March 1999 Vol. 3 Issue 2

Minutes | Next Meeting | Upcoming Events | Quote of the Month
Tip o' the Month | Miscellaneous | Rumors/Editorial | Club Officers

Thanks to Jerry and Janet a for hosting the last meeting. Cheers to Bryan for deep frying the turkey. And thanks to Wendy for keeping the beers anonymous.


At the last meeting we held elections.
Byran is the new president, Dustin the vice-president, Ferdinand is secretary, and Jerry, treasurer.
We collected dues from all but two members.
STOUT CONTEST: Since we had no formal judge, all members present became judges. The tastings were anonymous and we scored according to a variation of Papazian's method. Most of the beers were very good. Jerry won, gathering 122 points. Dustin's beer was only 5 points behind. Congratulations! Overall, the judging went quite well with members learning a little about judging and a lot about their own taste sensitivities.
It has been mentioned that the next contest should be a hefeweizen. This can be a very interesting beer to both brew and to judge, so, start thinking of your entry.


Recipe for TEN gallons:
10 # Maris Otter
10 # 2-Row

Specialty Grains:
2 # 80L Crystal
1 # flaked barley
1/2 # Chocolate
1/2 # roasted barely

2 oz. Fuggles--boil
3 oz. Willamette--finish

Wyeast 1084

Date Brewed: November 11
Date Bottled November 30


Note, the mash stuck, possibly because of the flaked barley.
The award winning beer itself was nicely balanced, very smooth and had a roasted, bittersweet taste.


Tuesday, 6 p.m., March 9, 1999 at Dustin's house 275 West 10th Street, in Colville. 685-0257. There, Jerry and George will be doing a filtering demonstration.



"When I die, I want to decompose in a barrel of porter and have it served in all the pubs of Dublin."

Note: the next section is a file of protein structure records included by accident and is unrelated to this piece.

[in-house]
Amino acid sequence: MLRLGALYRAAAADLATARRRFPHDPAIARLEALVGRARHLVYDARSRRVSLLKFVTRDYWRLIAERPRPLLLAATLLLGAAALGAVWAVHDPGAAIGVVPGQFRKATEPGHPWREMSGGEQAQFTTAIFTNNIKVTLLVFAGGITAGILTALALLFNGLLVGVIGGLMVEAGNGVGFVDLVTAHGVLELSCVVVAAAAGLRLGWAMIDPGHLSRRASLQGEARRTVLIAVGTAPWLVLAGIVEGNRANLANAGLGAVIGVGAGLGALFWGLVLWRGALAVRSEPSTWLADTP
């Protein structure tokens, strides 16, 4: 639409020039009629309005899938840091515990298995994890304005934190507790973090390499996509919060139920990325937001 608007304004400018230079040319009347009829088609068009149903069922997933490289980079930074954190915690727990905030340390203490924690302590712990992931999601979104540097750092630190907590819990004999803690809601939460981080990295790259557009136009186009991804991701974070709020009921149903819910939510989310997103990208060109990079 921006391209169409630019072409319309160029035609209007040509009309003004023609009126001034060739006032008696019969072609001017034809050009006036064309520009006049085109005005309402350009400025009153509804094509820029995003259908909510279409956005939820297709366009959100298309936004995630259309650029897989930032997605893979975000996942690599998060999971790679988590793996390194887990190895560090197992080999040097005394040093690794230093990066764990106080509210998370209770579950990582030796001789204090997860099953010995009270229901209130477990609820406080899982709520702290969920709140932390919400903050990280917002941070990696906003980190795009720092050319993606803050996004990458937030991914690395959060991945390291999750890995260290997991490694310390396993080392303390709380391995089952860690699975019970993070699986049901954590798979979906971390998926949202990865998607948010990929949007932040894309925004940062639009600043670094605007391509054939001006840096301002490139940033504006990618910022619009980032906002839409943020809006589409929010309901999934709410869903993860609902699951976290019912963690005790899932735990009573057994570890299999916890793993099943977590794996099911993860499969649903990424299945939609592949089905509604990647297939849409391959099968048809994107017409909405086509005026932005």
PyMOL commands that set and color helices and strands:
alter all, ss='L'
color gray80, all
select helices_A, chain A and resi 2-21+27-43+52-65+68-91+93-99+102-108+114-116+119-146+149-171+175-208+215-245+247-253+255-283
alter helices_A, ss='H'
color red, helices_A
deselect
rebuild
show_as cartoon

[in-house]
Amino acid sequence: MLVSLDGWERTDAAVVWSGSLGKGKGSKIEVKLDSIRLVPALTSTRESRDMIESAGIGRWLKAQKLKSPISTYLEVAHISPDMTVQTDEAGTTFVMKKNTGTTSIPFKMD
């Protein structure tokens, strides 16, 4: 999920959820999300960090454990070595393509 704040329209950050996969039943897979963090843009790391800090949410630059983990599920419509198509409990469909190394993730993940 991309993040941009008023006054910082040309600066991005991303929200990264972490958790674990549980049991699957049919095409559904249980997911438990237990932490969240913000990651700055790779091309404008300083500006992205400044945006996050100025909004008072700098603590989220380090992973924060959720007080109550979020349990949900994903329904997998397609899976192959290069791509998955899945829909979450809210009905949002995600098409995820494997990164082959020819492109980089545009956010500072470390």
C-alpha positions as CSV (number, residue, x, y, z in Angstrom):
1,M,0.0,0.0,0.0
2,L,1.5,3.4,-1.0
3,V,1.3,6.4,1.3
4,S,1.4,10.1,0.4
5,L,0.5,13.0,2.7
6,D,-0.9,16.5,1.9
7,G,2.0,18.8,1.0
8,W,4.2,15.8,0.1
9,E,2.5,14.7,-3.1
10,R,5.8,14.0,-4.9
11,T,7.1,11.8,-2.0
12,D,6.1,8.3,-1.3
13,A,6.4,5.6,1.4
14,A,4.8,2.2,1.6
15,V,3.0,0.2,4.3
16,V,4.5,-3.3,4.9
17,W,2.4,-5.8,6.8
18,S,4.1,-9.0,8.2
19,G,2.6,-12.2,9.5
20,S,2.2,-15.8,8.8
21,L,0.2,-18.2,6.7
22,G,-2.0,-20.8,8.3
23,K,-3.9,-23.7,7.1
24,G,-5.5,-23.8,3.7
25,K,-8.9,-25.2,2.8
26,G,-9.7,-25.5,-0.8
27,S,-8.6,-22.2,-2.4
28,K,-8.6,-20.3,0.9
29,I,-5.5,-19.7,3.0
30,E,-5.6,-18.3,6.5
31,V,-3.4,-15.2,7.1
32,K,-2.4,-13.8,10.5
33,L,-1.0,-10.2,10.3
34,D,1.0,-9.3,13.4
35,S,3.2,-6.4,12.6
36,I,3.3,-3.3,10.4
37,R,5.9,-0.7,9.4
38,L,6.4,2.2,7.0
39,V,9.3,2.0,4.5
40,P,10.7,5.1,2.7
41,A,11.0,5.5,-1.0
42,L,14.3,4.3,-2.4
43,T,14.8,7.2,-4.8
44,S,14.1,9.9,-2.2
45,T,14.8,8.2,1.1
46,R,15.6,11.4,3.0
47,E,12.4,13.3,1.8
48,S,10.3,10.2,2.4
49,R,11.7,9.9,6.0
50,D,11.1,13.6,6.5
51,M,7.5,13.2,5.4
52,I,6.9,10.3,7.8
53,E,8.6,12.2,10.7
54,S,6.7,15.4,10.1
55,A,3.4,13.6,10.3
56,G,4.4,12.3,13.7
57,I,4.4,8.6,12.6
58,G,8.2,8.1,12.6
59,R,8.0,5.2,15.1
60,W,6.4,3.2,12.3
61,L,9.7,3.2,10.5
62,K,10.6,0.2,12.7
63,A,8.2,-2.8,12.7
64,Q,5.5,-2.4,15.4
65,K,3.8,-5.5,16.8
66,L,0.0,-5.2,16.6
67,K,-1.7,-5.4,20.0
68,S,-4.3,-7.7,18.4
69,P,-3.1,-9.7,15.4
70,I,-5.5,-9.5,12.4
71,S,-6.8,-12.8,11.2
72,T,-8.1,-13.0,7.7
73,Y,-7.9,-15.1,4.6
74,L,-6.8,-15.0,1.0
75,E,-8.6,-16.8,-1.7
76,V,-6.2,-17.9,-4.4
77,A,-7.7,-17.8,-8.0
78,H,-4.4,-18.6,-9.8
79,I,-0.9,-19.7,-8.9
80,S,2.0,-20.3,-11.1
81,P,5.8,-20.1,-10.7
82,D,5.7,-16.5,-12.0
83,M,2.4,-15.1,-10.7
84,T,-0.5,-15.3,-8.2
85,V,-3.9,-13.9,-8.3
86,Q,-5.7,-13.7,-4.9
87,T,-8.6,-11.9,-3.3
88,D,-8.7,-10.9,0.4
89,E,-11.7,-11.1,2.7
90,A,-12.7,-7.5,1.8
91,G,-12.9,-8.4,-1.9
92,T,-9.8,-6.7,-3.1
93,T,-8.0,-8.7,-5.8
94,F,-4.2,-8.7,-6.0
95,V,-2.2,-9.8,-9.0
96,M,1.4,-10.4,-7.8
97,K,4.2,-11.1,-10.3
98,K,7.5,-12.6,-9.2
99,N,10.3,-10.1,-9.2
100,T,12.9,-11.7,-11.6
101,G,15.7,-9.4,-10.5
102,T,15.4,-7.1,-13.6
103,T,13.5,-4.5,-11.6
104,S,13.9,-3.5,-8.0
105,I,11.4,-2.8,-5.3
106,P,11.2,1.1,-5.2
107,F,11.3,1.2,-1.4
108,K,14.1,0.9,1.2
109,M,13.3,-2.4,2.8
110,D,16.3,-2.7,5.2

--J.P.Donleavy (b. 1926)


When boiling wort, leave the lid off or just barely on the pot. Several compounds that you don't want in your beer exit the wort better if no lid impedes them.


FACTOID: Hops are a member of the Mulberry family. As children, did we know something when we sang: "Here we go round the mulberry bush..."

BEER NEWS: Finally, barleywines are available in Spokane. (See Rumor/Opinion) Sierra Nevada's Bigfoot and Full Sail's Old Boardhead are getting good reviews.

Jim's Homebrew now has a Munich malt extract syrup. This extract is supposed to brew up excellent pales and ambers. Price, as for all bulk malt syrups, is 1.75/ lb.

HOPS: Lab analysis of the recent harvest indicates alpha acids are normal. Crop yields, however declined 8% while acreage decreased by 16%. This, plus the ongoing mildew and mite problems might lead to price increases. In addition, with mildew being found in Oregon and Idaho, the semi-official quarantine on home planting of hops has been lifted. Hop rhizomes should be available for homebrewers at the end of March.


The late arrival to Spokane of barleywines and other seasonal beers appears to be the result of the consolidation of beer distributors in Spokane. One distributor, based out of Portland, controls most of the Spokane beer market and a large share of Oregon's also. Whether it is this majority control, laziness, or just greed, this one distributor seems to be unwilling to warehouse the more uncommon brews. Consequently, it is becoming harder for small shops, restaurants, and taverns to stock a broad range of quality import and domestic brews.

So what, one may ask? This doesn't affect us. We homebrew. Even homebrewers want choices. Maybe you want to taste a beer you can't produce or one you do not have. Or, you may want to try a different beer and educate your palate. That's when you want a choice. Those small shops, restaurants, and taverns usually provide us with choices. Who knows what will happen if they no longer carry the uncommon brews. Maybe the worst that would happen would be that we could only buy the more nationally recognized beers from the better known breweries. But...
This lessening of choices seems to be occurring not only in the brewing industry but also throughout the world. Some call it homogenization, others, just massive combining. Regardless, as these industries combine into larger ones, our choices as both consumers and citizens may become narrower and narrow. Homebrewing helps us broaden some choices.

Nonetheless, keep in mind that until the 1980s, homebrewing ingredients were very, very limited. The large suppliers back then refused to bother with selling to small shops. Do we want a return to having few or no choices?
Think globally but...

As most of you realize, the above opinion in no way reflects that of the club but is solely the responsibility of the editor.

Club Officers


Minutes | Next Meeting | Upcoming Events | Quote of the Month
Tip o' the Month | Miscellaneous | Rumors/Editorial | Club Officers